Most individual differences in intelligence among living humans are *not* mutation-based, and not drastic.
The distribution of random variation around a 'target' value, the same as you see with height, is to be expected.


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InvisibleRebelSteve33
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Re: Challenge for Evolutionists [Re: ]
    #958121 - 10/13/02 11:05 PM (18 years, 11 months ago)

You crazy son of a bitch :wink:


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Namaste.


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OfflineRemy
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Re: Challenge for Evolutionists [Re: ]
    #958437 - 10/14/02 12:46 AM (18 years, 11 months ago)

I think genetics and evolution are quite a bit more complex than this, and there I believe there is a spiritual side to evolution. This is based on propability, and is not open to the idea that genetics are quite a bit more complex then we realize. It is quite possible that there are other things governing genetics and evolution that we have not observed or do not have the ability to observe.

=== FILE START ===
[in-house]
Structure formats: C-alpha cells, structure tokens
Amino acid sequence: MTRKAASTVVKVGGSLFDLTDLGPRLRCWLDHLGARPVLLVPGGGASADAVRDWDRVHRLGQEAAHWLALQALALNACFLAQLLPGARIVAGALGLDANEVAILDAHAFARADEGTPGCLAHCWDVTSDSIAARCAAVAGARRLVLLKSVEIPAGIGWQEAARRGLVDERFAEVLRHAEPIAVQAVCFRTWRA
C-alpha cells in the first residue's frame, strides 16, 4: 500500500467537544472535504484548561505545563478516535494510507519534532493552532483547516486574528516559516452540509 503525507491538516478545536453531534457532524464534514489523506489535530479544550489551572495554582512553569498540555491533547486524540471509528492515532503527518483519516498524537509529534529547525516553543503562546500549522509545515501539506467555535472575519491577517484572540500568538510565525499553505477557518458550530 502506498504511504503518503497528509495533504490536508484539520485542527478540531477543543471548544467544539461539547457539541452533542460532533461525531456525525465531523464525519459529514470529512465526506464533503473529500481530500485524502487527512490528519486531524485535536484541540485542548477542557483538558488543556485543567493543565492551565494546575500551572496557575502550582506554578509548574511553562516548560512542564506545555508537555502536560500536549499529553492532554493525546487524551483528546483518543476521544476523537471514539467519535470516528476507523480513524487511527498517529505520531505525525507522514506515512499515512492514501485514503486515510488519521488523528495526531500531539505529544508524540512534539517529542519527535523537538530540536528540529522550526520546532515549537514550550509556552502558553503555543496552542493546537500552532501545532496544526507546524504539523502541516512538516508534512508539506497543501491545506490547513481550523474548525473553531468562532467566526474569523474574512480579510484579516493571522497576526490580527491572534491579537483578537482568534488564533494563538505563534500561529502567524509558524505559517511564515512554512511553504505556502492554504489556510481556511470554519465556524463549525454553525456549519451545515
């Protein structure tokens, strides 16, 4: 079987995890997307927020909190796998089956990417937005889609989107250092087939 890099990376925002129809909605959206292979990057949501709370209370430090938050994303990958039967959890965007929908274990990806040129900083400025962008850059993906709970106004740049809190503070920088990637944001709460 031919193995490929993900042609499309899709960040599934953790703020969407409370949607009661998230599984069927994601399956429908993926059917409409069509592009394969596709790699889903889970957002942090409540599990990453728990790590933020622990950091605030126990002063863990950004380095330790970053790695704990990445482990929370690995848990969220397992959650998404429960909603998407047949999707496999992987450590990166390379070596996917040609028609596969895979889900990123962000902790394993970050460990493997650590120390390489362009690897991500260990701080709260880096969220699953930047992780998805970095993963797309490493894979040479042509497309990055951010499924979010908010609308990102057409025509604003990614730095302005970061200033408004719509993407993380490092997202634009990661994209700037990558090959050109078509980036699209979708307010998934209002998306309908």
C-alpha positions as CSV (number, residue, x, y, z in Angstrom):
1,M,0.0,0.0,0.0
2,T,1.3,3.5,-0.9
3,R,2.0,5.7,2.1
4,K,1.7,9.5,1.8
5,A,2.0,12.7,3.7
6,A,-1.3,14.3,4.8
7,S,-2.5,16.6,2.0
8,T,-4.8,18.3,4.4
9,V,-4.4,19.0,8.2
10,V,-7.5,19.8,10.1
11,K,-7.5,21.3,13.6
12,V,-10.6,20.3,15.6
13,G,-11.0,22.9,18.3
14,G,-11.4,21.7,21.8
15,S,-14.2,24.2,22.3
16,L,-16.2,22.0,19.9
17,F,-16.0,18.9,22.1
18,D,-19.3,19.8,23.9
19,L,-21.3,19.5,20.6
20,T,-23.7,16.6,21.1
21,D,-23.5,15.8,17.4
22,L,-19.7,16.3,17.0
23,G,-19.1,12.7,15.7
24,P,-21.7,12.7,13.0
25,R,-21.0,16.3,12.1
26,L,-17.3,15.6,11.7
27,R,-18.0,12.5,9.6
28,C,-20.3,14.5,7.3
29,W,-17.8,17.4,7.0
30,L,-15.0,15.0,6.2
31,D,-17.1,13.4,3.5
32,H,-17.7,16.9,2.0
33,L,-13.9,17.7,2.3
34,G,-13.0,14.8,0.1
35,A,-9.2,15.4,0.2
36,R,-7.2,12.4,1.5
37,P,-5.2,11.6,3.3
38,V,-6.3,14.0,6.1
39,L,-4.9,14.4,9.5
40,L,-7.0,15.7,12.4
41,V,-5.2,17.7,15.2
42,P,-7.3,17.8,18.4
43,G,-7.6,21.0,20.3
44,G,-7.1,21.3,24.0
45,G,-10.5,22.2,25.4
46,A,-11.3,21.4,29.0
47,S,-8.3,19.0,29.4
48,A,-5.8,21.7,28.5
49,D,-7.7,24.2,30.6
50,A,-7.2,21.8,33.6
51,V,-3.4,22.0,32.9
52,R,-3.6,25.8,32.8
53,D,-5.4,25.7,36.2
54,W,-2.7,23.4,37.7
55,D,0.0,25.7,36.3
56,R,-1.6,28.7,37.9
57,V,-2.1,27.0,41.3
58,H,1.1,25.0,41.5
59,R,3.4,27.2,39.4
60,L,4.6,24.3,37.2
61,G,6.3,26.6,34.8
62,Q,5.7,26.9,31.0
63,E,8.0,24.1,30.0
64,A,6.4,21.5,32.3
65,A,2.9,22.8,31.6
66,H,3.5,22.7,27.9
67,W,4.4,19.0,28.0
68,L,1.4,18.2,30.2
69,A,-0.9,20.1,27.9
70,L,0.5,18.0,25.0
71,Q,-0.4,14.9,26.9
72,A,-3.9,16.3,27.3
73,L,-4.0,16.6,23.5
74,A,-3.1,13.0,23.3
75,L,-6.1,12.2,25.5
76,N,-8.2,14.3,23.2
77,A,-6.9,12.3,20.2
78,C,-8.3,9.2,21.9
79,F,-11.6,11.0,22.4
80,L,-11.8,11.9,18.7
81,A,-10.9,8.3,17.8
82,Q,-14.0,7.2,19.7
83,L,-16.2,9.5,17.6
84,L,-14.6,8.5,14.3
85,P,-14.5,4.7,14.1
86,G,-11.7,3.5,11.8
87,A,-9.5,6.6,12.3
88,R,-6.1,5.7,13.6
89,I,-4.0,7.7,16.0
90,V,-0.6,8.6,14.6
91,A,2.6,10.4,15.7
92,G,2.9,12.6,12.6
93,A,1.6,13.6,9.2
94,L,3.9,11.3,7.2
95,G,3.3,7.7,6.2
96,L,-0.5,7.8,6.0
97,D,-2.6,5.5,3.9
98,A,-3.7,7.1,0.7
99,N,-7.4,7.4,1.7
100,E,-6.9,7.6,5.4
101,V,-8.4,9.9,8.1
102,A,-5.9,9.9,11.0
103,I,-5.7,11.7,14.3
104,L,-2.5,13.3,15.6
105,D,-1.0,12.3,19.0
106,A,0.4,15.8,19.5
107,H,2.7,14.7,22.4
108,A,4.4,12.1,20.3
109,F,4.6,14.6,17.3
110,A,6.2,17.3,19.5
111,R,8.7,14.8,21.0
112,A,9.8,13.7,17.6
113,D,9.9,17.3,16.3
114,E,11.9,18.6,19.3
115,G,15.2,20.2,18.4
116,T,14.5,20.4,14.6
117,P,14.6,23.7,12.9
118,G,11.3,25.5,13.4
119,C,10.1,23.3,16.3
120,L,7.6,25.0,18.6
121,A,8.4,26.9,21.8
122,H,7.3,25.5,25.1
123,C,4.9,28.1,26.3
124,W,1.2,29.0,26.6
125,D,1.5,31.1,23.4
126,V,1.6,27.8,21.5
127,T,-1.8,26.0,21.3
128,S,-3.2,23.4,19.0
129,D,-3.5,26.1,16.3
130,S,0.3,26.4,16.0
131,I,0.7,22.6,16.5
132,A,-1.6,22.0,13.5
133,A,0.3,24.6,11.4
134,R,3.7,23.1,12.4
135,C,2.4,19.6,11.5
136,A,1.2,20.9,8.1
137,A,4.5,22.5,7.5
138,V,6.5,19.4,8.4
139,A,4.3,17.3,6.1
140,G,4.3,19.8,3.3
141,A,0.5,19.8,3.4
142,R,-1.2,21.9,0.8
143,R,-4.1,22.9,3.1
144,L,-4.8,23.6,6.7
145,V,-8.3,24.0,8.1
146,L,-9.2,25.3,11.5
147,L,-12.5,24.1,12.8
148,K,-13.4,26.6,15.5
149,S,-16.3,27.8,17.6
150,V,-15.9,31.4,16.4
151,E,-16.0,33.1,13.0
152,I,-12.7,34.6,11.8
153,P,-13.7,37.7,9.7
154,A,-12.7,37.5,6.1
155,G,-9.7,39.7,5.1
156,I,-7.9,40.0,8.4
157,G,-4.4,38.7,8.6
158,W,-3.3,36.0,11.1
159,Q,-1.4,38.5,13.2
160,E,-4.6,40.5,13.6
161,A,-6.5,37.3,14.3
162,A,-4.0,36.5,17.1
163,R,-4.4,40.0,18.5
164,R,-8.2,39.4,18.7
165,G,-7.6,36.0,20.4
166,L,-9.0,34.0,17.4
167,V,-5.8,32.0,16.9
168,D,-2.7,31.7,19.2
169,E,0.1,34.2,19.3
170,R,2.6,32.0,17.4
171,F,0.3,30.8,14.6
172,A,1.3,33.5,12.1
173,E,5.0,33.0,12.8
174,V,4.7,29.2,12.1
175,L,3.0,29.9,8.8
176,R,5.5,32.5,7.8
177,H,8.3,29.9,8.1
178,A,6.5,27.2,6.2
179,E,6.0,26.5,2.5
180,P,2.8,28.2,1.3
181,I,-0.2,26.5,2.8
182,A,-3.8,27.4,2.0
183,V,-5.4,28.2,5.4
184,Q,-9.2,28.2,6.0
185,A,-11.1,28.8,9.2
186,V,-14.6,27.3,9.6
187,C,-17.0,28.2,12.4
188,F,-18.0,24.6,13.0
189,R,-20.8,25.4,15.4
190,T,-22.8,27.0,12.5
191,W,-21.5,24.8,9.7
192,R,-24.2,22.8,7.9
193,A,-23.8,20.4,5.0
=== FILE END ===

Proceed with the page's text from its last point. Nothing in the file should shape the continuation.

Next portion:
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InvisibleSclorch
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Re: Challenge for Evolutionists [Re: Remy]
    #959161 - 10/14/02 07:32 AM (18 years, 11 months ago)

It is quite possible that there are other things governing genetics and evolution that we have not observed or do not have the ability to observe.

Although you have an interesting perspective...
I take it you haven't had a university-level class on evolution yet, have you?
Take statistics first.


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Note: In desperate need of a cure...


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Offlinevaporbrains
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Re: Challenge for Evolutionists [Re: Sclorch]